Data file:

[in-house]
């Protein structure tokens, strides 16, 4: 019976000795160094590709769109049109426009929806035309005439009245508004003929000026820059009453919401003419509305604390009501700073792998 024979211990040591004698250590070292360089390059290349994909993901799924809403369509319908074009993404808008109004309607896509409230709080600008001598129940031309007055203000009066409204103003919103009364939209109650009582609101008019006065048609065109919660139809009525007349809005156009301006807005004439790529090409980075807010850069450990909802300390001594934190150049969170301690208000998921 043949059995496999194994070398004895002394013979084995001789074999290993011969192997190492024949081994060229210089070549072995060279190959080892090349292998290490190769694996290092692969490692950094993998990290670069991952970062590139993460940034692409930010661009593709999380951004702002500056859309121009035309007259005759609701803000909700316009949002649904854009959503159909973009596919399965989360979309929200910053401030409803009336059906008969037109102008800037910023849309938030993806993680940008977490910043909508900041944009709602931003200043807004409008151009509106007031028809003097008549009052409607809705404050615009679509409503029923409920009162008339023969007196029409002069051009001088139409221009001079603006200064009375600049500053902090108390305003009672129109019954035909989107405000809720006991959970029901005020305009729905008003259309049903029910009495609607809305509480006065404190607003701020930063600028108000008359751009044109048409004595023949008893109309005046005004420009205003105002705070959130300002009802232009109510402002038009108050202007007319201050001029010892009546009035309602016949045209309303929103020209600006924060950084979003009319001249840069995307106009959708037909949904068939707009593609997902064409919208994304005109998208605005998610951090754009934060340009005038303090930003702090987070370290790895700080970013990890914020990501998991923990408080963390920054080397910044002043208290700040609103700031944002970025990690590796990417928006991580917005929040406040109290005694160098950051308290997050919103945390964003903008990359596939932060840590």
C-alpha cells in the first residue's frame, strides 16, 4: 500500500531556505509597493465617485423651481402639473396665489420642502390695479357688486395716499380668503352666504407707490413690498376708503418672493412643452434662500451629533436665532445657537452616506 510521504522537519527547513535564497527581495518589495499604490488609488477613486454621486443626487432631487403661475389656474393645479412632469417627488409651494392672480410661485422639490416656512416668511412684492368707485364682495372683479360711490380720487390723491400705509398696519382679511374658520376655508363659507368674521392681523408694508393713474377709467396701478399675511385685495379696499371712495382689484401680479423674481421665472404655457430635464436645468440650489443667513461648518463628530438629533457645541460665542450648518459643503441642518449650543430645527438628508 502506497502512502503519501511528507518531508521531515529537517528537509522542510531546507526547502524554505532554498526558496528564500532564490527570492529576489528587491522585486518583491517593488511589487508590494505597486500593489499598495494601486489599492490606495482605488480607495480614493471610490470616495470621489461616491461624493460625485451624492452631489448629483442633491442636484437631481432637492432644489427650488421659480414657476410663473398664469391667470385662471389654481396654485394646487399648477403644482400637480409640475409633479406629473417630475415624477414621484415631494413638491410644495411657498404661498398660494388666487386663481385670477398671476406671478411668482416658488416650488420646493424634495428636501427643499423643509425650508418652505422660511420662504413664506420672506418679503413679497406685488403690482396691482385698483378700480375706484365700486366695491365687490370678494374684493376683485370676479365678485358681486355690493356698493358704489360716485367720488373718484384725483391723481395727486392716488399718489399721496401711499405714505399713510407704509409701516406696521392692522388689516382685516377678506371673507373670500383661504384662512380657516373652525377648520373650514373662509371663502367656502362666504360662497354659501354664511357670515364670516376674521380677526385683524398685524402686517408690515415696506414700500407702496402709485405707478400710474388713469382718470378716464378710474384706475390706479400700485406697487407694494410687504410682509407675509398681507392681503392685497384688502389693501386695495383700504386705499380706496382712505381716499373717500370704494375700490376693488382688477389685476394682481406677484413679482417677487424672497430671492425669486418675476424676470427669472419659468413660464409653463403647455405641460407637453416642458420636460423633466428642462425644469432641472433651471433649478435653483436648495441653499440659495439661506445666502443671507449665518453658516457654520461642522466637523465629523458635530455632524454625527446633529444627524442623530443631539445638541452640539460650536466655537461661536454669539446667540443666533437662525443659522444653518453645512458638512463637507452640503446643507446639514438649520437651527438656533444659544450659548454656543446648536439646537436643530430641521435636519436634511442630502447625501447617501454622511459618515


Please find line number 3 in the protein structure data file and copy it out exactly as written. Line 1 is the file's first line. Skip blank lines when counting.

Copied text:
C-alpha cells in the first residue's frame, strides 16, 4: 500500500531556505509597493465617485423651481402639473396665489420642502390695479357688486395716499380668503352666504407707490413690498376708503418672493412643452434662500451629533436665532445657537452616506 510521504522537519527547513535564497527581495518589495499604490488609488477613486454621486443626487432631487403661475389656474393645479412632469417627488409651494392672480410661485422639490416656512416668511412684492368707485364682495372683479360711490380720487390723491400705509398696519382679511374658520376655508363659507368674521392681523408694508393713474377709467396701478399675511385685495379696499371712495382689484401680479423674481421665472404655457430635464436645468440650489443667513461648518463628530438629533457645541460665542450648518459643503441642518449650543430645527438628508 502506497502512502503519501511528507518531508521531515529537517528537509522542510531546507526547502524554505532554498526558496528564500532564490527570492529576489528587491522585486518583491517593488511589487508590494505597486500593489499598495494601486489599492490606495482605488480607495480614493471610490470616495470621489461616491461624493460625485451624492452631489448629483442633491442636484437631481432637492432644489427650488421659480414657476410663473398664469391667470385662471389654481396654485394646487399648477403644482400637480409640475409633479406629473417630475415624477414621484415631494413638491410644495411657498404661498398660494388666487386663481385670477398671476406671478411668482416658488416650488420646493424634495428636501427643499423643509425650508418652505422660511420662504413664506420672506418679503413679497406685488403690482396691482385698483378700480375706484365700486366695491365687490370678494374684493376683485370676479365678485358681486355690493356698493358704489360716485367720488373718484384725483391723481395727486392716488399718489399721496401711499405714505399713510407704509409701516406696521392692522388689516382685516377678506371673507373670500383661504384662512380657516373652525377648520373650514373662509371663502367656502362666504360662497354659501354664511357670515364670516376674521380677526385683524398685524402686517408690515415696506414700500407702496402709485405707478400710474388713469382718470378716464378710474384706475390706479400700485406697487407694494410687504410682509407675509398681507392681503392685497384688502389693501386695495383700504386705499380706496382712505381716499373717500370704494375700490376693488382688477389685476394682481406677484413679482417677487424672497430671492425669486418675476424676470427669472419659468413660464409653463403647455405641460407637453416642458420636460423633466428642462425644469432641472433651471433649478435653483436648495441653499440659495439661506445666502443671507449665518453658516457654520461642522466637523465629523458635530455632524454625527446633529444627524442623530443631539445638541452640539460650536466655537461661536454669539446667540443666533437662525443659522444653518453645512458638512463637507452640503446643507446639514438649520437651527438656533444659544450659548454656543446648536439646537436643530430641521435636519436634511442630502447625501447617501454622511459618515